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Documentary centered on Ravett's family emigration story and a mystery dating back to World War II will debut April 19 at UMass Amherst
For Hampshire College Professor of Film and Photography Abraham Ravett, a single grainy photograph provided all the inspiration he needed for his newest film. It also helped solve a family mystery dating to World War II.
Ravett’s Holding Hands with Ilse (93 minutes) will make its local premiere April 19 at 7:30 p.m. The film will be screened as part of the Massachusetts Multicultural Film Festival at UMass Amherst, 137 Isenberg School of Management, and Ravett will be present.
Knowing only her first name and circulating to communities overseas a small photograph taken of the two in 1950, Ravett explores the urban landscapes of western Poland and his journey involved in piecing together his family’s emigration story. Ravett learned that a mix of communications, from the Internet to newspapers to personal relationships, was required to bring about a reunion that recently took place in Ibbenbüren, Germany.
Ravett holds a BFA and an MFA in filmmaking and photography and has been an independent filmmaker for the past 35 years. He was born in Poland and raised in Israel and the United States. Ravett has received grants for his work from the Massachusetts Cultural Council, the National Foundation for Jewish Culture: Fund for Documentary Filmmaking, the National Endowment for the Arts, the Massachusetts Council on the Arts and Humanities, The Japan Foundation, the LEF Foundation, the Marion and Jasper Whiting Foundation, and, in 1994, a filmmaking fellowship from the John Simon Guggenheim Memorial Foundation.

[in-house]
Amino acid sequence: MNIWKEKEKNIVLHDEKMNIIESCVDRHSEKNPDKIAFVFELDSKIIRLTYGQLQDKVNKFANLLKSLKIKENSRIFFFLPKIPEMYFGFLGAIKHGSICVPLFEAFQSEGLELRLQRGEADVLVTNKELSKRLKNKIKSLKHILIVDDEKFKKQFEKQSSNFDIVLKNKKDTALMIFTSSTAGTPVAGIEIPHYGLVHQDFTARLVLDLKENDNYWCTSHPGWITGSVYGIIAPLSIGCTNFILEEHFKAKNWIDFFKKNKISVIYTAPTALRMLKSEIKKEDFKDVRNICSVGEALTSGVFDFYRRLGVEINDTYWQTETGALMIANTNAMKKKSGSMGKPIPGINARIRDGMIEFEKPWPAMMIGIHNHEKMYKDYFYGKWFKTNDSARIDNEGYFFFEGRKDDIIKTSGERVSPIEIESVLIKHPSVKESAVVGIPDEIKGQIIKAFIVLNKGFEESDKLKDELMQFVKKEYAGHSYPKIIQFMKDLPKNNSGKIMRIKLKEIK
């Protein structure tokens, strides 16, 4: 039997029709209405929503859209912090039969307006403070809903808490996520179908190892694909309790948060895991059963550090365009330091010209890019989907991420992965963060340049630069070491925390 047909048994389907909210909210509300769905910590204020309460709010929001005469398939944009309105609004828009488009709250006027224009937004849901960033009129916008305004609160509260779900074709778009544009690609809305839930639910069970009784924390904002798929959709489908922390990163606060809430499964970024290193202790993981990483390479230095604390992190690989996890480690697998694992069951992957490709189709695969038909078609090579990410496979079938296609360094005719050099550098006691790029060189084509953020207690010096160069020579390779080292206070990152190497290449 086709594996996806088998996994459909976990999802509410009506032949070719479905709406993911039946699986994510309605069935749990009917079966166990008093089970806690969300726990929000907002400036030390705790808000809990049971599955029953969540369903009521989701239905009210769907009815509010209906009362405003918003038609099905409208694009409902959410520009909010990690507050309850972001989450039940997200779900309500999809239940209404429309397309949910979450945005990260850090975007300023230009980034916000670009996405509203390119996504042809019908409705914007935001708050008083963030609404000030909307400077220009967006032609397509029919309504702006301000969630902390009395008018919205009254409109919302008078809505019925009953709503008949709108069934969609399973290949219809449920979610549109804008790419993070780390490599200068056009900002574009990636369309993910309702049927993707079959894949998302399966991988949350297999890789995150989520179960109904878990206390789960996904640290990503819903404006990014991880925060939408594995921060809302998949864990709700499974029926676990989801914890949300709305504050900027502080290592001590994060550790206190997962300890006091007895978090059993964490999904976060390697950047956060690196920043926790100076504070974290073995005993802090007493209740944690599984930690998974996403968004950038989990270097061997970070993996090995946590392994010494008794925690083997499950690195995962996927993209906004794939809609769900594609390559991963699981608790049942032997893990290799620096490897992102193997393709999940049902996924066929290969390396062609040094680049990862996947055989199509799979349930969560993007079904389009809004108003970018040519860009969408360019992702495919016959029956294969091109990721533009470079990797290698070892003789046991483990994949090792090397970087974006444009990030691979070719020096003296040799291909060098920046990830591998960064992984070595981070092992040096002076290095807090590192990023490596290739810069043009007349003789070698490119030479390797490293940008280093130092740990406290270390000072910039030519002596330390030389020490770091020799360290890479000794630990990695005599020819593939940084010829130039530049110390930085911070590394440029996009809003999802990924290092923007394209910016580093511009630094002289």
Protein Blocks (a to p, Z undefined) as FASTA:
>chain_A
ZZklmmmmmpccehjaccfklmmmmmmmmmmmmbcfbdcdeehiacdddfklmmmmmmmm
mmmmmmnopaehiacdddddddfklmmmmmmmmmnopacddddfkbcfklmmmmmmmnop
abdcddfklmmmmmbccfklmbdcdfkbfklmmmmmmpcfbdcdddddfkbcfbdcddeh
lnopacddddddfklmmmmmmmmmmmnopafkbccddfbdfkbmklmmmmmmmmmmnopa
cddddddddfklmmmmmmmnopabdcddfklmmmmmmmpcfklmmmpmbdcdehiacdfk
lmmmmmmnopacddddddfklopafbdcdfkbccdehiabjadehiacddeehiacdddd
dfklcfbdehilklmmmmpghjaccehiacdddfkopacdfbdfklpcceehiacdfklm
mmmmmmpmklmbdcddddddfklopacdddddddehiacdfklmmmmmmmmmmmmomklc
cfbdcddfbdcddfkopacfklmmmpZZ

His films, including several one-man shows at New York’s Museum of Modern Art, have been screened internationally. His work has won Top Prize at the Viennale 2000, the Ann Arbor Film Festival, and the Onion City Film/Video Festival. In 1999, he collaborated with dancer/choreographer Bill T. Jones on Jones’s solo performance, “The Breathing Show.” A retrospective of his films was held at the 2014 Festival Film Dokumenter Yogyakarta, in Indonesia.
Presenting the best of new fiction, documentary, and experimental filmmaking from an international field, the Massachusetts Multicultural Film Festival seeks to cultivate an appreciation of the moving image, to inspire audiences to a deeper understanding of the world's cultures through film, and to celebrate past, present, and future achievements of international filmmaking within a university setting. Its culturally diverse films are screened for the benefit of students, faculty, and the public, with critical introductions by scholars and filmmakers.
Abraham Ravett is interviewed by the Amherst Bulletin about his search for Ilse: http://www.amherstbulletin.com/Archives/2015/10/23artRavettSearch-hg-102315